Bacteria transferred in fight against bioterror

U.S. gets strains that are legacy of former Soviet weapons program

September 04, 2005|By Jeff Zeleny | Jeff Zeleny,CHICAGO TRIBUNE

BAKU, Azerbaijan - More than 60 dangerous and deadly bacterial strains that are a legacy of the former Soviet Union's elaborate biological weapons program were transferred last week to the United States from Azerbaijan as part of the two countries' joint fight against the threat of biological terrorism.

Copies of the strains, including bacteria that cause plague and anthrax, left Baku aboard a U.S. military aircraft in a mission cloaked in secrecy. The pathogens were scheduled to arrive at Dover Air Force Base in Delaware by yesterday, officials said, and government scientists will begin their analysis this week in Washington.

Sen. Richard G. Lugar, an Indiana Republican and chairman of the Foreign Relations Committee, who concluded the agreement with Azerbaijan President Ilham Aliyev, said the data would be "important in the war against terror and combating biological warfare." The sharing, Lugar said, also adds fresh and unique strains to a library of worldwide pathogens to help swiftly diagnose an international plague or prevent a disease outbreak.

The transfer of the strains is part of the Cooperative Threat Reduction Program, which the United States has used to forge relationships with former Soviet republics to reduce nuclear, chemical or biological threats.

The U.S. formalized a biological agreement with Azerbaijan in June. Under the deal, the United States provides money to help the country improve security for its pathogens to prevent theft that could lead to bioterrorism.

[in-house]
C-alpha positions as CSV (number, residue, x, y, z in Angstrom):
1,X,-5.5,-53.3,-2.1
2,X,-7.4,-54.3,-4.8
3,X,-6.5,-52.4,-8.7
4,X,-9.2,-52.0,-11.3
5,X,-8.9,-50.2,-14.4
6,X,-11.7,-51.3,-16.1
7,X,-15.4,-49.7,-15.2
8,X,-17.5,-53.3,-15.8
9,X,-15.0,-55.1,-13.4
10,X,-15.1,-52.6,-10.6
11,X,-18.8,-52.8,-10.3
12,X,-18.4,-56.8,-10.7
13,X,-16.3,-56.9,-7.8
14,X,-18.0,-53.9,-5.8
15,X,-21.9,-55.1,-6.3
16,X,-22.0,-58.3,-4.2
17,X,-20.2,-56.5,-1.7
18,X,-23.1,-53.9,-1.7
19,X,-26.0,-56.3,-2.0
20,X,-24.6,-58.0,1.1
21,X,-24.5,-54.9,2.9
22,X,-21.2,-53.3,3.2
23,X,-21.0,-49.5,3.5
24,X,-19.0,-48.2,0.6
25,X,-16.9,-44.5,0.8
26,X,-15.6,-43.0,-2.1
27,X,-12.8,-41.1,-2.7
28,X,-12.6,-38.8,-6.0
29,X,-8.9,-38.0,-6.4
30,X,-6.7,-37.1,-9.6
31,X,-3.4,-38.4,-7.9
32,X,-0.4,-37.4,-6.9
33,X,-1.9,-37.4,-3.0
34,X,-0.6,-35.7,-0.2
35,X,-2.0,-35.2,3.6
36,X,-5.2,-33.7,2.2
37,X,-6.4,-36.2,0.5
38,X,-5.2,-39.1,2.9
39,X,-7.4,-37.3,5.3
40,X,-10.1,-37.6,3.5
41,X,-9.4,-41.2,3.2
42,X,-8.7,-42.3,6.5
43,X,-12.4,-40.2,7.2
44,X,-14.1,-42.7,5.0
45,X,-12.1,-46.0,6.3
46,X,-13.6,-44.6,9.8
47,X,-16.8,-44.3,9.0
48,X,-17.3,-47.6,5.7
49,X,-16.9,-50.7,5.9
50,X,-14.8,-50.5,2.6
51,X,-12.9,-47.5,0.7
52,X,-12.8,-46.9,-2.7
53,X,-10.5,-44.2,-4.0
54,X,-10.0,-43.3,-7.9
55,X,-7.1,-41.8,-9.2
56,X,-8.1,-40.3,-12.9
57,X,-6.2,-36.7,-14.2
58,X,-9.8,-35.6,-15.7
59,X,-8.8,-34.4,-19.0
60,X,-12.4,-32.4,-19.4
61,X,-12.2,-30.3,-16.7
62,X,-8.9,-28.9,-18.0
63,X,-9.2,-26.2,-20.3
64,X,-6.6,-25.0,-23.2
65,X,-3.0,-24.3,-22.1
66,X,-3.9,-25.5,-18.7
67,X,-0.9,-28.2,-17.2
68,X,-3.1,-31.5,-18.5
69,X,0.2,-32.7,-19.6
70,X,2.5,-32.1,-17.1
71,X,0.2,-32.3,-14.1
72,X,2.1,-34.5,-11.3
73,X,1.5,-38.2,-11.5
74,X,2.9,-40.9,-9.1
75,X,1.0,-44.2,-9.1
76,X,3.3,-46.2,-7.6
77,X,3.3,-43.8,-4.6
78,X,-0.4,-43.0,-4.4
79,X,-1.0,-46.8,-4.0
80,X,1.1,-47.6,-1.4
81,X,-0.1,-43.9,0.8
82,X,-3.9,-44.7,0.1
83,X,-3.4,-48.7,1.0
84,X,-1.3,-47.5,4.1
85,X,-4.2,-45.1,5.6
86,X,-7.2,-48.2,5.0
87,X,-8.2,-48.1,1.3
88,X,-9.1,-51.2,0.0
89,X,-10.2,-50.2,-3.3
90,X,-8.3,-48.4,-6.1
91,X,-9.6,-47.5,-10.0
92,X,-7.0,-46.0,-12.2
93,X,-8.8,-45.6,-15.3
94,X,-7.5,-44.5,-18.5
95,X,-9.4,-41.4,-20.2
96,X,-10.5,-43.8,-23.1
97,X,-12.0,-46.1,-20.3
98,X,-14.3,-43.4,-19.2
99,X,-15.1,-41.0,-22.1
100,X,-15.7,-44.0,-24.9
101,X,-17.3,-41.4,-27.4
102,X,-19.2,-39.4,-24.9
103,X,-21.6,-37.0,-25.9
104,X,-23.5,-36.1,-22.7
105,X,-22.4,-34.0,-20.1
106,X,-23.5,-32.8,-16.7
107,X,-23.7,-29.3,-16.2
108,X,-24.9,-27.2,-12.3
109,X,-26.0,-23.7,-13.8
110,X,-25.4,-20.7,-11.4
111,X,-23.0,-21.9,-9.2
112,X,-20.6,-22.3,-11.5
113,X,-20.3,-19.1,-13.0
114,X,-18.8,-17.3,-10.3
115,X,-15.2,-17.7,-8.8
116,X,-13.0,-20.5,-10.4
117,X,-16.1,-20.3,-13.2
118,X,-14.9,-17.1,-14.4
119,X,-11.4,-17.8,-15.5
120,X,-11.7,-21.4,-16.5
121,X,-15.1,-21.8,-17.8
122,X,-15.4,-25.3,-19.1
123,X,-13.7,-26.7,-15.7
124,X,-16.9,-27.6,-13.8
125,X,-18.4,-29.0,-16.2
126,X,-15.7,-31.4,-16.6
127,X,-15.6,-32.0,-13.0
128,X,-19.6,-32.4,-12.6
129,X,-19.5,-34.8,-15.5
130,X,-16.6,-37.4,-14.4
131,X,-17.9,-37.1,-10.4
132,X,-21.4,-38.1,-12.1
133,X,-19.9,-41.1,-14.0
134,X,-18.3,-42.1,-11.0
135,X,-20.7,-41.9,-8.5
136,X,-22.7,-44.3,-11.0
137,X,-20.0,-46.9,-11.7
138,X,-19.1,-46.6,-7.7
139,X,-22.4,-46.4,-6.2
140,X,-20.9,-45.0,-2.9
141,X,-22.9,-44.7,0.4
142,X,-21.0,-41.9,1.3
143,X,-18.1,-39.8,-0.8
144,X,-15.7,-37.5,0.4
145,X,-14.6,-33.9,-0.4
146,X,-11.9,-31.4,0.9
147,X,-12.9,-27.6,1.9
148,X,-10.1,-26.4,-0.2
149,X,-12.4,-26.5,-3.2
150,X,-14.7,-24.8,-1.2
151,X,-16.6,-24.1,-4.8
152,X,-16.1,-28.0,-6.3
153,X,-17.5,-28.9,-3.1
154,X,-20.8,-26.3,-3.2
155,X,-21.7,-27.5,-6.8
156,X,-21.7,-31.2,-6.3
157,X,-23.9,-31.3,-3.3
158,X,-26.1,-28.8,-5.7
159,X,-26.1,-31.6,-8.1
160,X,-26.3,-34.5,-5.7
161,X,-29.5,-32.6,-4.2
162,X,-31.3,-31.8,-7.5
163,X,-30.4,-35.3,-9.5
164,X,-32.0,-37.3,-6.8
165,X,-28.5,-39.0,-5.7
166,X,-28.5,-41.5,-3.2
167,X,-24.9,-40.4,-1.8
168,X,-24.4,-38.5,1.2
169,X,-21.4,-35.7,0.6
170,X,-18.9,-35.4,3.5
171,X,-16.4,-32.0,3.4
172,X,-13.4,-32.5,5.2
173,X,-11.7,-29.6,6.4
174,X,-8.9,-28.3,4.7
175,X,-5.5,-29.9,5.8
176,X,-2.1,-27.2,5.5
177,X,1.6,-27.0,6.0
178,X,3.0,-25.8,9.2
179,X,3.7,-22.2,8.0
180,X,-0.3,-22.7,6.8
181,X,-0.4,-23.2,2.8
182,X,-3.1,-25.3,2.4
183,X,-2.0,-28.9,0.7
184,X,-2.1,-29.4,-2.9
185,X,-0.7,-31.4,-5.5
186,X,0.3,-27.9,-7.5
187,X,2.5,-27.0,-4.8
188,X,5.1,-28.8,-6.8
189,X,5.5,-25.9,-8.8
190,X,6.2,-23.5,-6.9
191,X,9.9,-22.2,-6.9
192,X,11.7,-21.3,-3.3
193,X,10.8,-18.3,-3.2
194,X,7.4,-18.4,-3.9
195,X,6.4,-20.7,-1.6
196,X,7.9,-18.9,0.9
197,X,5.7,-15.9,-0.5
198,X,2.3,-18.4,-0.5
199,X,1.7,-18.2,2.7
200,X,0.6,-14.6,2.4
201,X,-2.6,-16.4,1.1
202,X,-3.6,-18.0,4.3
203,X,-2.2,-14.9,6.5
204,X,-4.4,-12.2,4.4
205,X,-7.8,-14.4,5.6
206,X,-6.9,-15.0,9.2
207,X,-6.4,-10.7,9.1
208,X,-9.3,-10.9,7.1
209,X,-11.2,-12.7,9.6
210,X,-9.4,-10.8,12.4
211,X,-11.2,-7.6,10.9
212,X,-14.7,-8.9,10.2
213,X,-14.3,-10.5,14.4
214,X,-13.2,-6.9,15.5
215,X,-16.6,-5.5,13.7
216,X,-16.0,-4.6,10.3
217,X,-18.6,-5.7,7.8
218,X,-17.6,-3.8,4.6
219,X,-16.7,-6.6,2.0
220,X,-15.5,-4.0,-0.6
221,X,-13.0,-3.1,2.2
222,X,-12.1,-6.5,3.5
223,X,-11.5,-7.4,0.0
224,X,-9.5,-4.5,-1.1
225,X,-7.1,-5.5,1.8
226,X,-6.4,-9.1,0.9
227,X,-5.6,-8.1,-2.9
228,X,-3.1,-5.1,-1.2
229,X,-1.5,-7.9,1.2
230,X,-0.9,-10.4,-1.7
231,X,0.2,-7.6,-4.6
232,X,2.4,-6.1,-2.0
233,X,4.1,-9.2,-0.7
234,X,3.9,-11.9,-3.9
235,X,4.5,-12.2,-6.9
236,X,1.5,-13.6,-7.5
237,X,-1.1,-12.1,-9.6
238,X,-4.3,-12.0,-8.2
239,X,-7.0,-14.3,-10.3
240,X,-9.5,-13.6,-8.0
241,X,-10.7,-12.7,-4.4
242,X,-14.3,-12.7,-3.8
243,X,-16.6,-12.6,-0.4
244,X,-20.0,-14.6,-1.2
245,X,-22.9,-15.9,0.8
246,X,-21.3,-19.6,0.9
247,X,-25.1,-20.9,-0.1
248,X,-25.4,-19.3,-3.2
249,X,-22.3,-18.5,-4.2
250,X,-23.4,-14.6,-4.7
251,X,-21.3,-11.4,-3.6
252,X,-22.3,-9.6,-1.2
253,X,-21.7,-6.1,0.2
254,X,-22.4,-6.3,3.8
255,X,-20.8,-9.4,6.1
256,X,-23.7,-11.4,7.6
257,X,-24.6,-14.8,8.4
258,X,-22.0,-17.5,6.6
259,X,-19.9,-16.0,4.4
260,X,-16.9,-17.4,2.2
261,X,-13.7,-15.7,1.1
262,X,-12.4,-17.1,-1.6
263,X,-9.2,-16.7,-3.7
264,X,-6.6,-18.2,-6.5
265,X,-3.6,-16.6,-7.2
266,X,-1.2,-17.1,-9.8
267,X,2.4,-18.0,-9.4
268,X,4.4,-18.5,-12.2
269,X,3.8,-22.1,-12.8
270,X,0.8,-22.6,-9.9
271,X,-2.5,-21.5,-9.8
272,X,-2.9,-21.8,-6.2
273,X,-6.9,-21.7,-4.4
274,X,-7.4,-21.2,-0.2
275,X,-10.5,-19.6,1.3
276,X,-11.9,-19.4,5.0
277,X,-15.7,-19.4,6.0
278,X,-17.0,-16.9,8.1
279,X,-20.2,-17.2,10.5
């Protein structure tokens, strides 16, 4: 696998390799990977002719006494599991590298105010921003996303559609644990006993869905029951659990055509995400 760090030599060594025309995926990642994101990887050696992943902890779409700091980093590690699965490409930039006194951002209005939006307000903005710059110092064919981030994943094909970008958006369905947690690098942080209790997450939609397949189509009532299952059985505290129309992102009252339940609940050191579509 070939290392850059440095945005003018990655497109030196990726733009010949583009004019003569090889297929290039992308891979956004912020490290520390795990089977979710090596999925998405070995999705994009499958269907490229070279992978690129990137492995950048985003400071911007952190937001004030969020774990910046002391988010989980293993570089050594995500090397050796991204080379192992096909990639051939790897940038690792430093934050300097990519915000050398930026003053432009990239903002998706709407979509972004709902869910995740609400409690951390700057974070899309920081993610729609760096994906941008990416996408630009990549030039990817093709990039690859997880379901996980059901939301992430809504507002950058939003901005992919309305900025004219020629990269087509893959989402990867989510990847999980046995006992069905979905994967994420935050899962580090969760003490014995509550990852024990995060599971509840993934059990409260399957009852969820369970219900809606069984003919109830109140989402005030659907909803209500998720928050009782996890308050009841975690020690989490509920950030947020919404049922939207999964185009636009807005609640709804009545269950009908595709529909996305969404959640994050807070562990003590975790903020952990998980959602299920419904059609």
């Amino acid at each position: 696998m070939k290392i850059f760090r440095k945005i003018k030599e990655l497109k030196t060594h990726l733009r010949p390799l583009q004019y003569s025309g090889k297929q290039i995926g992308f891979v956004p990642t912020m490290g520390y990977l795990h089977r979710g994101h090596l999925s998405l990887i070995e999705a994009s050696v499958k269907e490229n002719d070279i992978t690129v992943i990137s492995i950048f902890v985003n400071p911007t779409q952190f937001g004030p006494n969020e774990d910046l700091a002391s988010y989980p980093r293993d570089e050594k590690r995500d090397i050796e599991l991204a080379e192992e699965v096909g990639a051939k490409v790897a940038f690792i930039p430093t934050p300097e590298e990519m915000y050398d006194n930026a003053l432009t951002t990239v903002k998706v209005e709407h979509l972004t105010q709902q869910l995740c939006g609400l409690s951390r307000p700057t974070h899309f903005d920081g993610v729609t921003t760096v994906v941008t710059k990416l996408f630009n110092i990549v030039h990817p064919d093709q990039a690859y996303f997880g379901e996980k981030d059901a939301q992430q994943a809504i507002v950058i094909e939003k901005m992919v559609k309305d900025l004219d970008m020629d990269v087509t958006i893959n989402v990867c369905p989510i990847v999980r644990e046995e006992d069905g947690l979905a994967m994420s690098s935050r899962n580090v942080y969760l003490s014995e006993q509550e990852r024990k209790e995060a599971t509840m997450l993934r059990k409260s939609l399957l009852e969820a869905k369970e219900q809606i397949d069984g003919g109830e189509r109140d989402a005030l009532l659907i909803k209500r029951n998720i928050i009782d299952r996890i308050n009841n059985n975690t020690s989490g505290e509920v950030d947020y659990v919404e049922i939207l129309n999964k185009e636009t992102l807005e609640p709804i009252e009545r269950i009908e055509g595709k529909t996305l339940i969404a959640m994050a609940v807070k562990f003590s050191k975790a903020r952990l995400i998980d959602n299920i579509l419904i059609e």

In exchange for the aid, Azerbaijan agreed to share copies of its strains with the United States, which could prove helpful in the event of anthrax attacks similar to the mail contamination nearly four years ago in Washington and New York. Those cases remain unsolved.

"I see this as proof that Azerbaijan is serious about cooperating with the United States on combating global terrorism," said Andy Weber, adviser to the Cooperative Threat Reduction program at the Department of Defense.

During the Cold War, the United States believes, thousands of scientists were creating a huge Soviet biological weapons program. While Russia has denied having such an extensive program, the country has declined to share its biological strains and has urged former Soviet republics not to share their pathogens.

So the strains from Azerbaijan, along with an agreement reached late last year with the government of nearby Georgia, allows U.S. scientists to learn more about the Soviet-era biological weapons program. Previously, it could take scientists days to determine the origin of a strain, officials said, but a growing global library of pathogens could reduce that time considerably.

Fearing the arrangement might collapse, U.S. officials said the transfer of the pathogens was timed to coincide with Lugar's visit so he could secure the support of President Aliyev. Sen. Barack Obama, an Illinois Democrat., who was traveling with Lugar to learn about nuclear and biological threats, also discussed the strains over dinner with Aliyev.

Jennifer Brewer, the U.S. cooperative threat manager for biological weapon programs in Azerbaijan, said the transfer was complicated slightly when airport officials in Baku insisted the strains go through the airport X-ray machine. But fearing the radiation could damage the pathogens, Azerbaijan government ministers granted a waiver.

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